Week Woman

A Pox on the Patriarchy

No More Silencing

Pubic hair. Always guaranteed to generate debate. Always guaranteed to make me cross. And this morning’s debate, instigated by the release of this article in the Independent was no different, and has left me so cross I am writing a post for the first time in weeks. Don’t worry it’s a short Her-Storyone, and basically consists of two points.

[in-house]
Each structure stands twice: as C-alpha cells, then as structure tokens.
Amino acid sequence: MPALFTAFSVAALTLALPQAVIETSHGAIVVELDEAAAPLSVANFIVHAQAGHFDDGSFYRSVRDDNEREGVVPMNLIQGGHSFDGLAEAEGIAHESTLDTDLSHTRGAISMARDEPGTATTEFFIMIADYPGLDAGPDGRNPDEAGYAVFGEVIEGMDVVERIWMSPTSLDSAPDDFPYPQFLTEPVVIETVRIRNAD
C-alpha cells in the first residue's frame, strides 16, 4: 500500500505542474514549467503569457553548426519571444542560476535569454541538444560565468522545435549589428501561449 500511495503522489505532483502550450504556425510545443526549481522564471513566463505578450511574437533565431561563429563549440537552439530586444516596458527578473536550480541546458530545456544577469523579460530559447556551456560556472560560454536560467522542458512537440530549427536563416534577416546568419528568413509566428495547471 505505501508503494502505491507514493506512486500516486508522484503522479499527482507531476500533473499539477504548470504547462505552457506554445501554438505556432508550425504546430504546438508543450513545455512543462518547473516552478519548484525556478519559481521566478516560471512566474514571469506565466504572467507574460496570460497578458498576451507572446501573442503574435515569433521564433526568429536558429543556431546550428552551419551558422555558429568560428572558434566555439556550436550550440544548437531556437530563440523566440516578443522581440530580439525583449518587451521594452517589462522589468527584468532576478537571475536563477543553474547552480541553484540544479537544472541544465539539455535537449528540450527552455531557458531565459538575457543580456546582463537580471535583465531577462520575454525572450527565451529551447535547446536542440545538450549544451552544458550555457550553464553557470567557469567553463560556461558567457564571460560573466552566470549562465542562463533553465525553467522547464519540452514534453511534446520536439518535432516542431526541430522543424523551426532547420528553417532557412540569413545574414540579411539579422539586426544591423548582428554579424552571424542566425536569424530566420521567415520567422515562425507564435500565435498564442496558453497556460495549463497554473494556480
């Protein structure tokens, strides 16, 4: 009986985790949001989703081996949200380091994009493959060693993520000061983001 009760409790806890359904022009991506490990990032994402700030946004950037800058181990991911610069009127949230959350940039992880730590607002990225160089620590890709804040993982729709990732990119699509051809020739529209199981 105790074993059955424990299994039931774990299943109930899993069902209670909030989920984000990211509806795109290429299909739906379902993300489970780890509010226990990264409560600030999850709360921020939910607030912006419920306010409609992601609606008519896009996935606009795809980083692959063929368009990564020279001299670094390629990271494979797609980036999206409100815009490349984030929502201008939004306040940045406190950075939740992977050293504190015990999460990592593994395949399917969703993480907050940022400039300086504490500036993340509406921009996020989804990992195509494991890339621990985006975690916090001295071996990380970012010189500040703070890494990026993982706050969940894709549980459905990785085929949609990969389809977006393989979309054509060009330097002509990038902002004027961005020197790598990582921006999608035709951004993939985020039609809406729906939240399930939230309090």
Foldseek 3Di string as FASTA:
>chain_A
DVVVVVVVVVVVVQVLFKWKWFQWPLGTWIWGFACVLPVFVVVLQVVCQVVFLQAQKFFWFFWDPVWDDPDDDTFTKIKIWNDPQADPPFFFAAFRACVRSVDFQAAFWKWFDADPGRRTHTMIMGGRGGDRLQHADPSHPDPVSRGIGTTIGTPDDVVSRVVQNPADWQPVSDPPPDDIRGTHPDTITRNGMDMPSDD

First: there are *no* subjects that are irrelevant or unworthy of discussion by feminists. Saying that is a step away from patriarchal silencing of women and their “issues” because “there are wars on don’t you know?” Or “there are starving children in Africa” – so why should we care about discrimination at work, abortion rights, sexism in the street? This is the strategy that has been used since time immemorial by those in power to silence those without it – and to make this clear to those who don’t “get” feminism, it’s like people saying we can’t care about people in the UK on less than a living wage, because, you know, they might not be starving like, again, those children in Africa. The first issue with this strategy is that it’s nonsensical, because, as we all know, the human mind is a wonderful thing that can care about many things and all at the same time – I can care about rape *and* pubic hair. More than this, if I care about rape, I *have* to care about pubic hair, because the same society that dictates what a woman’s body should look like is the same society that says a woman’s body is public property, available to all – although of course if she gives it freely, she’s a slut. Patriarchy is a system. You can’t pick and choose what you want to care about, because if you want to bring one thing down, you have to bring the whole edifice down.